Now that I have filled you in on the background, I will continue with the story. Once we had parked at Baby beach, piled out of the car with our gear, and realized the state of the tide, I decided to take the back path onto the big beach. Well, we headed for the path and placed in clear view were specially made metal signs and posts stating, "marsh restoration-no access" or something along the lines.

Ok, I am a bad girl. We disregarded the signs and took the path. Now, my regular reader will now that I am rather rabid about the protectiion of wild spaces. But I have known this path for thirty years, and it has not deviated an inch in that time,or in any way caused erosion or any harm to the environment.

The cost of the signs far exceeded the loss of any income from annual gate fees-I began to suspect the estate owners had made another stink.

Once we passed the prickly spruce, hopped across the stepping stones, skirted the estate building, and rounded the corner up to the dune, there was another suprise. A twelve foot high pile of beach sand was piled at the end of the path. That's right, in the name of marsh restoration, the town had scraped the seaweed and beach sand off the beach-at least four large dumptrucks worth, and dumped it at the end of the path. Now that's beach conservation! :P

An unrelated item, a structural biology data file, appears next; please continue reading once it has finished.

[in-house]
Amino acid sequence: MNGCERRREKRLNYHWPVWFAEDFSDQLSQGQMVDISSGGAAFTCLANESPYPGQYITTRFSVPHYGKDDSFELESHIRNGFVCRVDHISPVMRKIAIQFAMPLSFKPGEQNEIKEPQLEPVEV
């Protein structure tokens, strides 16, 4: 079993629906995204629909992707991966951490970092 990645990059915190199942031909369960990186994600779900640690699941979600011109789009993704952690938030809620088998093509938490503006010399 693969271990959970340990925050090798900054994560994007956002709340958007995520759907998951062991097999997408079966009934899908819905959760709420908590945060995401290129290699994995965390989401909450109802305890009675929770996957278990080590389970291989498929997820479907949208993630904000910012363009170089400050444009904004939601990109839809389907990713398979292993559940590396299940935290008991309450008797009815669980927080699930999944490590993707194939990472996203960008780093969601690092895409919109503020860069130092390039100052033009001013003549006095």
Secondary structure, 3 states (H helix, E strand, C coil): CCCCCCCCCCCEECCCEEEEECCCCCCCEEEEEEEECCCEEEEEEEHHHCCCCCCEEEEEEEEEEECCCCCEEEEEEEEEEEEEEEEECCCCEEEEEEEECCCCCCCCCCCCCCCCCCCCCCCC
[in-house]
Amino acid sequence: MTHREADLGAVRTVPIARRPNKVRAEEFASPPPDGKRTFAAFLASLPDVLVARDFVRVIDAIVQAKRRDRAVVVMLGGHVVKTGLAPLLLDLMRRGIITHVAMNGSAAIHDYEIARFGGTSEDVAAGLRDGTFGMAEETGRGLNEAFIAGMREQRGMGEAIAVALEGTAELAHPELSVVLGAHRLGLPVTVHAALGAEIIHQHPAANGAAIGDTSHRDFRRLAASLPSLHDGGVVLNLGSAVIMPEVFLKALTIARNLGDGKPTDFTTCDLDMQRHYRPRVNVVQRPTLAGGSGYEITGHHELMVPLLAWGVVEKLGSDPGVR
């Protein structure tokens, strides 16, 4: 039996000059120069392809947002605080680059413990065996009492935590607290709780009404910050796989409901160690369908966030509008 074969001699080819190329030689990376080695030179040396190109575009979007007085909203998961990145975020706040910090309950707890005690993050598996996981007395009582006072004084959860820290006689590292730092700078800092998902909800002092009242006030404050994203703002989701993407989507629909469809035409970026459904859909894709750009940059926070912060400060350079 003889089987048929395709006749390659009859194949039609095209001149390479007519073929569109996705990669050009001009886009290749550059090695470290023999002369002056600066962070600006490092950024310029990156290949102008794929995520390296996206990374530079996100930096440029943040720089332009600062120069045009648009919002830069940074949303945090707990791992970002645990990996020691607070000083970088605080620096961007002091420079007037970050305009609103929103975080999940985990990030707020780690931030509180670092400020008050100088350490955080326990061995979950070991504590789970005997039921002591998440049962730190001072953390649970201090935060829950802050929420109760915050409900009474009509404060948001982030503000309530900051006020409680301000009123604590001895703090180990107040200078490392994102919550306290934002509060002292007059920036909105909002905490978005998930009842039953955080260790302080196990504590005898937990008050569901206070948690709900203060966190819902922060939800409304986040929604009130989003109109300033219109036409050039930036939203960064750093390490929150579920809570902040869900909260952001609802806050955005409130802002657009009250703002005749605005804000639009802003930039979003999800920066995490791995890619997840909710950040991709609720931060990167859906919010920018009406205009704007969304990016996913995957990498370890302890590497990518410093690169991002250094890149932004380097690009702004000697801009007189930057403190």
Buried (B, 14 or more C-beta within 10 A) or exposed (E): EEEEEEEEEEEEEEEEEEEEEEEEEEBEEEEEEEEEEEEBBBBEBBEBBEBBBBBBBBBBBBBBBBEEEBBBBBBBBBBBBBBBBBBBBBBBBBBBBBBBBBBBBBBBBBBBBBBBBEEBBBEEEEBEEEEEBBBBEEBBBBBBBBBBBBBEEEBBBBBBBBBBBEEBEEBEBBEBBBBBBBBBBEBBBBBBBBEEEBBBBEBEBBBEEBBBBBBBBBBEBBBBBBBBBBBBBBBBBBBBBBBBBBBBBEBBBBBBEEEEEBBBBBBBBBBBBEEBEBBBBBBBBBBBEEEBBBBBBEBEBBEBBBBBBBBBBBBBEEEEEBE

Not deterred, we clambered over.

We were the only ones on the beach. The tide was way up, and the surf was large for that area. The wind was blowing fiercely off the water. Willow immediately started looking for a place for a sandcastle-I walked off with Peko beachcombing, and the Firebird started playing tag with the surf.